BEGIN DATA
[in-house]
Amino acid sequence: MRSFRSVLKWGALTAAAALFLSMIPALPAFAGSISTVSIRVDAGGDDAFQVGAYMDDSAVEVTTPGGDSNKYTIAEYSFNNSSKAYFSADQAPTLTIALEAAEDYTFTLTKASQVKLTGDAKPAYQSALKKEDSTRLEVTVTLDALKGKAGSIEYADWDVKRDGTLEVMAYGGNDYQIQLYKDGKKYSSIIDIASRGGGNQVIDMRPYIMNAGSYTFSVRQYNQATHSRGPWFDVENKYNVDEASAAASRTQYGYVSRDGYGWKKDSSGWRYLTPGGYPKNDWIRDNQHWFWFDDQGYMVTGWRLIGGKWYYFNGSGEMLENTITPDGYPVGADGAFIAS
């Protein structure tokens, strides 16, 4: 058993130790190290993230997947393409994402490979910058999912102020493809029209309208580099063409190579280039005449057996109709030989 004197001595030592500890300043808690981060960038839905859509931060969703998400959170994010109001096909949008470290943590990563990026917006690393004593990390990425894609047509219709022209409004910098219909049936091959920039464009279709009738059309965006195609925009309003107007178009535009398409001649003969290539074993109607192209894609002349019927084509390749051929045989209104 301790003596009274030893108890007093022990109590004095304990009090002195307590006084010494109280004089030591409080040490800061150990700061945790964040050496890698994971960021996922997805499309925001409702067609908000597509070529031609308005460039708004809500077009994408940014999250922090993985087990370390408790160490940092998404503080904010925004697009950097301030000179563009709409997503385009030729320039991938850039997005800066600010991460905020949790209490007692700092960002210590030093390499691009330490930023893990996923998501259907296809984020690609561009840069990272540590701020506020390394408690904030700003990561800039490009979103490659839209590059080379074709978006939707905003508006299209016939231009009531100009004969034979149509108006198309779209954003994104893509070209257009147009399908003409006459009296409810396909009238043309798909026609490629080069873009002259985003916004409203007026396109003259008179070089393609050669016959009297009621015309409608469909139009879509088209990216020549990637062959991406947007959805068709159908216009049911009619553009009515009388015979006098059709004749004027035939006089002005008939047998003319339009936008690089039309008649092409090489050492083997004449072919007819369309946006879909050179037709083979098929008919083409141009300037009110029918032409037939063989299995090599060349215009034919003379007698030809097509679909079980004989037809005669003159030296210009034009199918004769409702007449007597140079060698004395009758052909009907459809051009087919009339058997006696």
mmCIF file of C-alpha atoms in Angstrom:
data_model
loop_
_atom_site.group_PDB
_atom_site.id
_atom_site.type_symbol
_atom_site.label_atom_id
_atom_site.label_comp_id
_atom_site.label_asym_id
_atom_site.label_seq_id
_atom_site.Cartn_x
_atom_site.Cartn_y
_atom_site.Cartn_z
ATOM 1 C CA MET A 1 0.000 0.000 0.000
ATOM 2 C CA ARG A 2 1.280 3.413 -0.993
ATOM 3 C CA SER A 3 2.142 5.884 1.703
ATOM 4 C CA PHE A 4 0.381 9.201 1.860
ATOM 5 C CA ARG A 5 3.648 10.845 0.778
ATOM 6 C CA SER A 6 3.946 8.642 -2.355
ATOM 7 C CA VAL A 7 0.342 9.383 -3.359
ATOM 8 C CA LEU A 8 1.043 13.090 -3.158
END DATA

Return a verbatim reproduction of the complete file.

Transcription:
[in-house]
Amino acid sequence: MRSFRSVLKWGALTAAAALFLSMIPALPAFAGSISTVSIRVDAGGDDAFQVGAYMDDSAVEVTTPGGDSNKYTIAEYSFNNSSKAYFSADQAPTLTIALEAAEDYTFTLTKASQVKLTGDAKPAYQSALKKEDSTRLEVTVTLDALKGKAGSIEYADWDVKRDGTLEVMAYGGNDYQIQLYKDGKKYSSIIDIASRGGGNQVIDMRPYIMNAGSYTFSVRQYNQATHSRGPWFDVENKYNVDEASAAASRTQYGYVSRDGYGWKKDSSGWRYLTPGGYPKNDWIRDNQHWFWFDDQGYMVTGWRLIGGKWYYFNGSGEMLENTITPDGYPVGADGAFIAS
């Protein structure tokens, strides 16, 4: 058993130790190290993230997947393409994402490979910058999912102020493809029209309208580099063409190579280039005449057996109709030989 004197001595030592500890300043808690981060960038839905859509931060969703998400959170994010109001096909949008470290943590990563990026917006690393004593990390990425894609047509219709022209409004910098219909049936091959920039464009279709009738059309965006195609925009309003107007178009535009398409001649003969290539074993109607192209894609002349019927084509390749051929045989209104 301790003596009274030893108890007093022990109590004095304990009090002195307590006084010494109280004089030591409080040490800061150990700061945790964040050496890698994971960021996922997805499309925001409702067609908000597509070529031609308005460039708004809500077009994408940014999250922090993985087990370390408790160490940092998404503080904010925004697009950097301030000179563009709409997503385009030729320039991938850039997005800066600010991460905020949790209490007692700092960002210590030093390499691009330490930023893990996923998501259907296809984020690609561009840069990272540590701020506020390394408690904030700003990561800039490009979103490659839209590059080379074709978006939707905003508006299209016939231009009531100009004969034979149509108006198309779209954003994104893509070209257009147009399908003409006459009296409810396909009238043309798909026609490629080069873009002259985003916004409203007026396109003259008179070089393609050669016959009297009621015309409608469909139009879509088209990216020549990637062959991406947007959805068709159908216009049911009619553009009515009388015979006098059709004749004027035939006089002005008939047998003319339009936008690089039309008649092409090489050492083997004449072919007819369309946006879909050179037709083979098929008919083409141009300037009110029918032409037939063989299995090599060349215009034919003379007698030809097509679909079980004989037809005669003159030296210009034009199918004769409702007449007597140079060698004395009758052909009907459809051009087919009339058997006696």
mmCIF file of C-alpha atoms in Angstrom:
data_model
loop_
_atom_site.group_PDB
_atom_site.id
_atom_site.type_symbol
_atom_site.label_atom_id
_atom_site.label_comp_id
_atom_site.label_asym_id
_atom_site.label_seq_id
_atom_site.Cartn_x
_atom_site.Cartn_y
_atom_site.Cartn_z
ATOM 1 C CA MET A 1 0.000 0.000 0.000
ATOM 2 C CA ARG A 2 1.280 3.413 -0.993
ATOM 3 C CA SER A 3 2.142 5.884 1.703
ATOM 4 C CA PHE A 4 0.381 9.201 1.860
ATOM 5 C CA ARG A 5 3.648 10.845 0.778
ATOM 6 C CA SER A 6 3.946 8.642 -2.355
ATOM 7 C CA VAL A 7 0.342 9.383 -3.359
ATOM 8 C CA LEU A 8 1.043 13.090 -3.158